Admit it, you thought the shaken owner would crumble.
You thought Donald Sterling would look around the smoking remains of his once-lavish Clippers team -- two best players leaving, coach steaming, star guard limping -- and he would quit.
No more money. No more effort. No more Mr. Rich Guy.
Admit it, you thought that this summer, the Clippers were going back to Square One.
Instead, on the most glorious July Tuesday in franchise history, they have leaped to Seed Seven.
Baron Davis? Are you kidding me?
One of the toughest point guards in a point-guard league, bought for $65 million by a team desperately in need of a point guard?
One of the coolest Los Angeles kids, with connections from hellholes to Hollywood, returning home in hip glasses and a nasty crossover?
A former UCLA Bruin, who knows Magic Johnson as well as he knows the Eight Clap, coming back to hang out with Adam Sandler?
Baron Davis? To the Clippers?
It's like the homecoming king returning nine years later to refurbish the faded corner diner.
It's like the valedictorian returning to pump a little life into the library.
It's really neat, is what it is, the Clippers' Sterling showing he is serious not only about creating a buzz, but also creating a Buss.
I remember seeing Sterling sitting near the court at an NBA playoff game this spring -- a Lakers playoff game.
I had never seen him there before and I thought, has he totally given up?
The one spending spree of his career netted only two rounds of the playoffs two seasons ago.
He had lost his beloved kid guard Shaun Livingston to a horrible injury. He had endured a public feud with Coach Mike Dunleavy. His best players were on the verge of bolting.
I saw him watching the Lakers and I thought, has he really changed sides?
Turns out, he wasn't watching them, he was studying them.
If Pau Gasol can fall into the Lakers' lap, well, apparently Baron Davis can come floating down to the Clippers.
Davis is a player so desired here, Kobe Bryant nearly left town because he didn't think the Lakers tried hard enough to trade for him.
Davis is a player so beloved here, when he left UCLA, fans stood and chanted and cheered for several long minutes even though he had only stuck around two short years.
Davis is also one of the few players in basketball strong enough to move Elton Brand with the single push of a pen.
That's right, because Davis is coming, Brand is staying, the star expected to sign a new contract shortly after opting out of his old one.
How influential is the presence of Baron Davis?
That contract will include a pay cut.
Davis belongs not only to the NBA, but to SAG.
Davis runs not only a fast break, but a movie production company.
He is a man of all seasons . . . if only he can last a full season.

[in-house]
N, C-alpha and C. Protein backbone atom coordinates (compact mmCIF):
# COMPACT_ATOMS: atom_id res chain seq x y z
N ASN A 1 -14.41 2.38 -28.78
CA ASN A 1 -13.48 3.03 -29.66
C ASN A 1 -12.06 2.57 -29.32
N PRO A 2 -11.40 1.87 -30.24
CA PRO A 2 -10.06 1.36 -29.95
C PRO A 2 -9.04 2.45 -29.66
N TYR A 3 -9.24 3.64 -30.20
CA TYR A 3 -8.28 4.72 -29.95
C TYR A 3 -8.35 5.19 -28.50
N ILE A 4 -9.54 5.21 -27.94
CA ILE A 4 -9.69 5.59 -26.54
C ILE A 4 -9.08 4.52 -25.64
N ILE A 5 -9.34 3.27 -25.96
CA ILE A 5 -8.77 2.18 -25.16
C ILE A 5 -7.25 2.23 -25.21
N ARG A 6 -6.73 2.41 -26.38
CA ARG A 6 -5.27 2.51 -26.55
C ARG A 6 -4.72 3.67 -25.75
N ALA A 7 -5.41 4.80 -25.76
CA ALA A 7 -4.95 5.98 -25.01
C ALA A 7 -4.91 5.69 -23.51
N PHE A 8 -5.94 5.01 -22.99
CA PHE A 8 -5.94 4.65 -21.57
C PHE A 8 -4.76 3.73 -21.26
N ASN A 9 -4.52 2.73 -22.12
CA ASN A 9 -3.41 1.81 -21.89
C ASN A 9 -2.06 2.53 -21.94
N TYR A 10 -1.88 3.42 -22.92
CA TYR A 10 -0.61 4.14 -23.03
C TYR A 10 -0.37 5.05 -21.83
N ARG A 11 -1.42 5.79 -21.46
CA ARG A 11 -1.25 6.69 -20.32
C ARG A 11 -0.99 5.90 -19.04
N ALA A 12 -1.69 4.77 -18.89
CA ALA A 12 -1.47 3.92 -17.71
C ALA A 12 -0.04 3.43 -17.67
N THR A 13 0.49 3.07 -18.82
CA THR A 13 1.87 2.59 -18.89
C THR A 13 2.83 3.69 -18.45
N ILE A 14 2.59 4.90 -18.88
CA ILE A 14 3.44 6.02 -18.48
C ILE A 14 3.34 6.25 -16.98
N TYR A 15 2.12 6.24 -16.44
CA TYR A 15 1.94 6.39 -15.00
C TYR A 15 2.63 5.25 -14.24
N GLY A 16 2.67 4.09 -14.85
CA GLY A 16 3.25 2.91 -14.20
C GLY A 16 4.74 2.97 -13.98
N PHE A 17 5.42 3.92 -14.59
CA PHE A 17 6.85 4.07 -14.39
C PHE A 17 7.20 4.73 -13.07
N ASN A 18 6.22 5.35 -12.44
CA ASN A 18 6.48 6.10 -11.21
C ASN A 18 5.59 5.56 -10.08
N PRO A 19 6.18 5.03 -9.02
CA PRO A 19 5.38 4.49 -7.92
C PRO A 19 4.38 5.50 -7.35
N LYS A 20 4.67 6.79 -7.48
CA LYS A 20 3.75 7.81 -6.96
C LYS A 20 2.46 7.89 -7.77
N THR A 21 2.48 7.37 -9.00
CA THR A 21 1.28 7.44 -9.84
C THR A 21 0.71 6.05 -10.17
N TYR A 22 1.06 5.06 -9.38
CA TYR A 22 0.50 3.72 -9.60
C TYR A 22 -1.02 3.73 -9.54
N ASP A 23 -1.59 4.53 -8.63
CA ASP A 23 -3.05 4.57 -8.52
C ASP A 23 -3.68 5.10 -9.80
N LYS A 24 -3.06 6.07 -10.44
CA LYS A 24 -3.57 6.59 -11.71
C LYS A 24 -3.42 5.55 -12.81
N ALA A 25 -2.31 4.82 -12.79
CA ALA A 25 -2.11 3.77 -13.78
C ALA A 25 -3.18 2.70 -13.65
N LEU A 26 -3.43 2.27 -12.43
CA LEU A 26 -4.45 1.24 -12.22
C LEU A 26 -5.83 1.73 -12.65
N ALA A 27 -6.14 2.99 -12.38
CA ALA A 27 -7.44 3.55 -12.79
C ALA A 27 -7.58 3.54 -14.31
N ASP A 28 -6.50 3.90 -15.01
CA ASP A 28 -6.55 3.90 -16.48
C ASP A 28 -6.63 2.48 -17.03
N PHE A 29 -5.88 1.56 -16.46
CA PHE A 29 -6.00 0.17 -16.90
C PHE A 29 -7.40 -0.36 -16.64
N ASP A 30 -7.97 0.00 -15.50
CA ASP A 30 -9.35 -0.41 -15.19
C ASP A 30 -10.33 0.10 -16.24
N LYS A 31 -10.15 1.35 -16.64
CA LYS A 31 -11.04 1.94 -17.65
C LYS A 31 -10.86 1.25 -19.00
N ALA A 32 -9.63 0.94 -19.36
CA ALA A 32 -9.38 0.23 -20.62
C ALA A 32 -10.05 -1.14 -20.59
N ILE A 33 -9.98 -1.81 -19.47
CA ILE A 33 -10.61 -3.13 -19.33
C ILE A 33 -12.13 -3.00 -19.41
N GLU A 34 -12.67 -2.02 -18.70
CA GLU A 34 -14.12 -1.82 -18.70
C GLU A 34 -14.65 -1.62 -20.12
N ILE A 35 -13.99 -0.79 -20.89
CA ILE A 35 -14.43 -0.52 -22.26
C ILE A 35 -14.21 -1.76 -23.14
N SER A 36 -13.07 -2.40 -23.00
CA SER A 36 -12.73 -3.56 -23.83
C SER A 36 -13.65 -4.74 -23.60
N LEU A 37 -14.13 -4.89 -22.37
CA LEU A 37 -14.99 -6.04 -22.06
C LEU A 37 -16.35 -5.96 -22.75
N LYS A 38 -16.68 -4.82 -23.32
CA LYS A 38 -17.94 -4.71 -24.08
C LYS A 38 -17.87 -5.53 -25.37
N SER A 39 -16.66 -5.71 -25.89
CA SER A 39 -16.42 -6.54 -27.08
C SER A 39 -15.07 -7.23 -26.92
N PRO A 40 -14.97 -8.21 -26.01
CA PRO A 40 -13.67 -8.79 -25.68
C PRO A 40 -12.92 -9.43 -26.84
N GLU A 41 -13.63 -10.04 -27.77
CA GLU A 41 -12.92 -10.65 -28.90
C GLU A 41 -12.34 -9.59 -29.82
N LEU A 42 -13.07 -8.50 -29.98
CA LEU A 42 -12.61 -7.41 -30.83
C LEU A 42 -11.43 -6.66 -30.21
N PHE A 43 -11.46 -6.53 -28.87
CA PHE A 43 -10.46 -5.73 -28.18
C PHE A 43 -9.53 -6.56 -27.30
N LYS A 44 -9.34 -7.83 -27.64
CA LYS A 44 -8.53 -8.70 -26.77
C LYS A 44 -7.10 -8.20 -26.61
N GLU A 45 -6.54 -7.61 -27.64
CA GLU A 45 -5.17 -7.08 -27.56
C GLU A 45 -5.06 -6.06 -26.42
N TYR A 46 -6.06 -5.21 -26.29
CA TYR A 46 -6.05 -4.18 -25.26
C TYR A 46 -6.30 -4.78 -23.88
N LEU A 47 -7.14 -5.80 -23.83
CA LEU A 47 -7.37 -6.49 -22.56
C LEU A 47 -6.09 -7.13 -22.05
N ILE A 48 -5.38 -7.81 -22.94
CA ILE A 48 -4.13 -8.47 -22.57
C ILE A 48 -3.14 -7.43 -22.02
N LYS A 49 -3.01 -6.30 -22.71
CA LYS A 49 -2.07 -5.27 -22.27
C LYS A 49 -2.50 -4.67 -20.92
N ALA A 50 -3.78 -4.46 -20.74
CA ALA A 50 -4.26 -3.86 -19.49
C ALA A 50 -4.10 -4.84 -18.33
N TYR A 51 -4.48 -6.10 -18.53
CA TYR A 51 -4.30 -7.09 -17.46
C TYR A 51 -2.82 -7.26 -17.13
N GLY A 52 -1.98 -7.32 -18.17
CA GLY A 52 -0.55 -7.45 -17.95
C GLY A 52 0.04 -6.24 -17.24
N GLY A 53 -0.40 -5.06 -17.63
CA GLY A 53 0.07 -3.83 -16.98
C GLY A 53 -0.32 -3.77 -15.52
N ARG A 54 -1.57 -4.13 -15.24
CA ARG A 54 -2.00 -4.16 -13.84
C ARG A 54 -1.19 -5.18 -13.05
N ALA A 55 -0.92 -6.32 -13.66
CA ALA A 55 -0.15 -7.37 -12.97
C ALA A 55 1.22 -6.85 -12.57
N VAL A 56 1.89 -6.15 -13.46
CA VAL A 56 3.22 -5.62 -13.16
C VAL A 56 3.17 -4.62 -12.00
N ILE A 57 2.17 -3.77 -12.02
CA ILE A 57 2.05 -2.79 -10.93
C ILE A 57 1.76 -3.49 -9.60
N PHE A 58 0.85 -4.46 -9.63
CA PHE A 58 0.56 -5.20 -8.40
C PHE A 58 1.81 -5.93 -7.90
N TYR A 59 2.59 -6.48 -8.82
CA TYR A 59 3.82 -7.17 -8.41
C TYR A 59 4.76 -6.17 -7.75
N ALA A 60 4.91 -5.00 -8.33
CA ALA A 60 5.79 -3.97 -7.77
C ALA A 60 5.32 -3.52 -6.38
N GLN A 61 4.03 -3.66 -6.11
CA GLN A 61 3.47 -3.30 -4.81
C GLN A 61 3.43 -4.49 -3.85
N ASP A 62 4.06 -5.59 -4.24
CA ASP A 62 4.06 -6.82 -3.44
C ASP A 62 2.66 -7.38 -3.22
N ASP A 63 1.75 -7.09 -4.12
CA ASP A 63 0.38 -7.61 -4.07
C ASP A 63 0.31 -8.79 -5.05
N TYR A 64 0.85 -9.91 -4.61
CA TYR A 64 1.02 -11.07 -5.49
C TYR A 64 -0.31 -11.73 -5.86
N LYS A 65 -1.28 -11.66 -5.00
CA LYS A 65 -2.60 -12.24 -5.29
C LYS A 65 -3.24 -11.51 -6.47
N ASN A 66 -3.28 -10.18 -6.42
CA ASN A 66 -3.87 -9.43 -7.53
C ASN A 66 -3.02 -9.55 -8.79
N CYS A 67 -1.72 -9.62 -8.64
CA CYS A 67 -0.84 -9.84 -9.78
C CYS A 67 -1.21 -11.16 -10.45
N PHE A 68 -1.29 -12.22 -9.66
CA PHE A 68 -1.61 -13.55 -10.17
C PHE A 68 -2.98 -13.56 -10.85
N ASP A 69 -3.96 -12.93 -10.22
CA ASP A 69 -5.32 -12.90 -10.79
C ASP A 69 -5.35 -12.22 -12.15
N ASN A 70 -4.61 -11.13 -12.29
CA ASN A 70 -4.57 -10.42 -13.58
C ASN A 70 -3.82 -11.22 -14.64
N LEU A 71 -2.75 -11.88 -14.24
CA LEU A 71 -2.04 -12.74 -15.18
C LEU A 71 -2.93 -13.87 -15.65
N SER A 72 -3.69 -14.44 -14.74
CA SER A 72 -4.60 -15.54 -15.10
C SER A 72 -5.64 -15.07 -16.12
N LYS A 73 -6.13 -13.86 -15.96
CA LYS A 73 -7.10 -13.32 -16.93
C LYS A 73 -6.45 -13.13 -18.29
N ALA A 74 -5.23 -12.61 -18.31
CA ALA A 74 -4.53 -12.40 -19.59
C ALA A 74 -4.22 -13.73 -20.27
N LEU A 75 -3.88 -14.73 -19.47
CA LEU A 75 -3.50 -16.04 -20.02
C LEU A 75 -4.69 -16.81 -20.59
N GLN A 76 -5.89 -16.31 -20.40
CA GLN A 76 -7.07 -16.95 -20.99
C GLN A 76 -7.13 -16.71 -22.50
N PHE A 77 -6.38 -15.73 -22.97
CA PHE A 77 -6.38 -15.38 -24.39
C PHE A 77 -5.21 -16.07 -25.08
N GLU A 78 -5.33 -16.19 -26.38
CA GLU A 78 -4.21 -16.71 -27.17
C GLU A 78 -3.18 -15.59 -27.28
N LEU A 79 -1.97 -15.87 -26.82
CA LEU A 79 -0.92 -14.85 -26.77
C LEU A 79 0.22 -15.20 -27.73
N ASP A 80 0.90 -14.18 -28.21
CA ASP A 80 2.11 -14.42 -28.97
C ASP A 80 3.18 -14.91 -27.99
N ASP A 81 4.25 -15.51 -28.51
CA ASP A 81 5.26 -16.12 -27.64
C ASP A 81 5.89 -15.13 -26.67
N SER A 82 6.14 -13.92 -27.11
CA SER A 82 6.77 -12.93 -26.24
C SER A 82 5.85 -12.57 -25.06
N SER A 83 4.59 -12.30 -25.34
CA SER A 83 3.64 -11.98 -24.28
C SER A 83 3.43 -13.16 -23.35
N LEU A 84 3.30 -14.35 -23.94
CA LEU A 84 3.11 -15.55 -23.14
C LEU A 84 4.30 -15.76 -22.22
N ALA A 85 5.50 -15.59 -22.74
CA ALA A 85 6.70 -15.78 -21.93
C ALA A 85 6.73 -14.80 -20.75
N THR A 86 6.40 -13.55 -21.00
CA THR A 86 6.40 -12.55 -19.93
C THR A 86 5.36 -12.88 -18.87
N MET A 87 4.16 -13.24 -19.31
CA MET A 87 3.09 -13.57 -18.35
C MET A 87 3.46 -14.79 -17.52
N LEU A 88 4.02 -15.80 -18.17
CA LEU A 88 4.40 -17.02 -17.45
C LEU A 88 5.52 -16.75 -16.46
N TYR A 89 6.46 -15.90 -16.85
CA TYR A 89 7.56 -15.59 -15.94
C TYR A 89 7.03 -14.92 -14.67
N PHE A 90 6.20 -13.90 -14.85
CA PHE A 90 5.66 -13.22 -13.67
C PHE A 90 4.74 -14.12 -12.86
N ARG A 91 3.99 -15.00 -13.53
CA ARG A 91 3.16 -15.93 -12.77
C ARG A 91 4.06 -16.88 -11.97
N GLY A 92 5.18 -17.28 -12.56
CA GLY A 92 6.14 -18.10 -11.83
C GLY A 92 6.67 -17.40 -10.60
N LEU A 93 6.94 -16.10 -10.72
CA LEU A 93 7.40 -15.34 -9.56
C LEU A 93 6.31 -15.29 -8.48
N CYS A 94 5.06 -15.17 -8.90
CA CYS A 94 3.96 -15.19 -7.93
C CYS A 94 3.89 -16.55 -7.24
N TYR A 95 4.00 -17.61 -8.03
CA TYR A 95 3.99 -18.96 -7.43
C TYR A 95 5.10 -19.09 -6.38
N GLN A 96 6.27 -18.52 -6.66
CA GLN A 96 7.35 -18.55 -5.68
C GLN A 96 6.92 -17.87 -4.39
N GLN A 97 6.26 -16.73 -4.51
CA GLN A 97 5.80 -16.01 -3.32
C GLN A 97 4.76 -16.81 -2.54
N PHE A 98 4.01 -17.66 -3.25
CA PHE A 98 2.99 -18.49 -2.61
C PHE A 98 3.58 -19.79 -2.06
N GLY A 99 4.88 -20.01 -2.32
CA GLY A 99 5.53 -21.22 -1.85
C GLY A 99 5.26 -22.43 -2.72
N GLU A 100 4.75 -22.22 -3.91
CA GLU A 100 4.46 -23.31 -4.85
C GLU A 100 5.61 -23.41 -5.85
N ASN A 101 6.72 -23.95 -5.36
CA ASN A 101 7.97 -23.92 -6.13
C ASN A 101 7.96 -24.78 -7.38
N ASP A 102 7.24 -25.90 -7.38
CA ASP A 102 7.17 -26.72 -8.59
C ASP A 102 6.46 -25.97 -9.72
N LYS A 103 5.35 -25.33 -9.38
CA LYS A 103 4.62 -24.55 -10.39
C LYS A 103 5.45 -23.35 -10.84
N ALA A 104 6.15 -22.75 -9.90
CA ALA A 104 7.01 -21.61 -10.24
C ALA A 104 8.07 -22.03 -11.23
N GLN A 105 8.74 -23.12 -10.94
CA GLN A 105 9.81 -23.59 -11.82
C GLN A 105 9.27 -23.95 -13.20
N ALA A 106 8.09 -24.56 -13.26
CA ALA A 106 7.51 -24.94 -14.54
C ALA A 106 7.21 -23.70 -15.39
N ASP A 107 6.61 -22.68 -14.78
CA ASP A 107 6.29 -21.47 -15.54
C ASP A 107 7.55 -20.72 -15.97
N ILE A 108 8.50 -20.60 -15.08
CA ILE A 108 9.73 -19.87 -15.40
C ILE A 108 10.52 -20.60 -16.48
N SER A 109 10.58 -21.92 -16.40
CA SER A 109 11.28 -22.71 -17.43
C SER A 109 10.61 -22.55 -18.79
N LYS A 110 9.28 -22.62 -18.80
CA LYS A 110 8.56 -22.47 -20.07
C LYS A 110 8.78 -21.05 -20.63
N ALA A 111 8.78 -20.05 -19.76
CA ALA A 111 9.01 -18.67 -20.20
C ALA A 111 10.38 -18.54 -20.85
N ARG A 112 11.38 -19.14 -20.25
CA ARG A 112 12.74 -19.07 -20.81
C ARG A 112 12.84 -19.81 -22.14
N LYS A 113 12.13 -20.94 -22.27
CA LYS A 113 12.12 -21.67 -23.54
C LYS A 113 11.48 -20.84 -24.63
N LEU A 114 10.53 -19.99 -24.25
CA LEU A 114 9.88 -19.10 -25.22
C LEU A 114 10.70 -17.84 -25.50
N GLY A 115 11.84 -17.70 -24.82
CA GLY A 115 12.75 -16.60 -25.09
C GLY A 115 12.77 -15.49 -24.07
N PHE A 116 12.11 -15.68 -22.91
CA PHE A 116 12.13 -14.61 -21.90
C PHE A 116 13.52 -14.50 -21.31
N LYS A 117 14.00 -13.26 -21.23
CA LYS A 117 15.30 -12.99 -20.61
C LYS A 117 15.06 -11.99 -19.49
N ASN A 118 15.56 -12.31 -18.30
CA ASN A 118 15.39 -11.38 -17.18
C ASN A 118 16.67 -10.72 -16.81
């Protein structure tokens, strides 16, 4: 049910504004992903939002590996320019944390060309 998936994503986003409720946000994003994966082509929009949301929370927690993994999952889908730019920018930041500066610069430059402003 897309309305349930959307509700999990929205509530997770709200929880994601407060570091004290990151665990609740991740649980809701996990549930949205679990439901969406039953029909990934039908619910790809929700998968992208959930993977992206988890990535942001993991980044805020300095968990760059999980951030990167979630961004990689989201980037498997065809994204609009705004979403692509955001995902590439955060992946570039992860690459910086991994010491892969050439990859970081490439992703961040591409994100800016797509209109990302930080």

That's his biggest rap. In nine seasons with Charlotte/New Orleans and Golden State, he's played 82 games only four times.
However, one of those times was last year.
And, indeed, both his scoring and rebounding averages have improved over the last three years.
He's 29, which isn't Chris Paul young, but it also isn't Sam Cassell old.
He's five years younger than Steve Nash, six years older than Deron Williams, a nice age where smart and tough point guards still matter.
And if you don't think pairing two playoff-starved veterans like Davis and Brand together doesn't also matter, then you weren't watching the Boston Celtics in the NBA playoffs.
Chris Kaman is ready to take the next step at center. Al Thornton has been a revelation at small forward. Cuttino Mobley can keep the shooting guard spot warm for first-round pick Eric Gordon.
The West is tough. But one day after looking like a team that might win 26 games, these Clippers could win twice that many, good enough to be seeded seventh.
Having already led his eighth-seeded Warriors to a memorable playoff upset of top-seeded Dallas two years ago, Davis could take it from there.
When the Clippers take the floor, of course, strange things always happen, so no promises can be made.
But, if nothing else, we know at least one person hasn't given up on them.
Davis may be a strong defensive presence, but this steal goes to Donald Sterling.
Bill Plaschke can be reached at email@example.com. To read previous columns by Plaschke, go to latimes.com/plaschke.
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Projected starting lineup
With the addition of point guard Baron Davis and the expected re-signing of forward Elton Brand, who missed 74 games last season, the Clippers will have a different look for 2008-09:
*--* P Player PPG REB AST FG% FT% STL BLK G Cuttino Mobley 16.1 3.9 2.7 43.3 83.6 1.2 0.4 G Baron Davis 17.1 4.1 7.2 41.4 69.2 2.0 0.4 F Al Thornton 12.7 4.5 1.2 42.9 74.3 0.6 0.5 F Elton Brand 20.3 10.2 2.7 50.5 73.8 0.9 2.1 C Chris Kaman 10.3 8.3 1.2 48.4 73.8 0.5 1.4 *--*
Top reserves: Eric Gordon, Tim Thomas, Brevin Knight
(stats are career averages)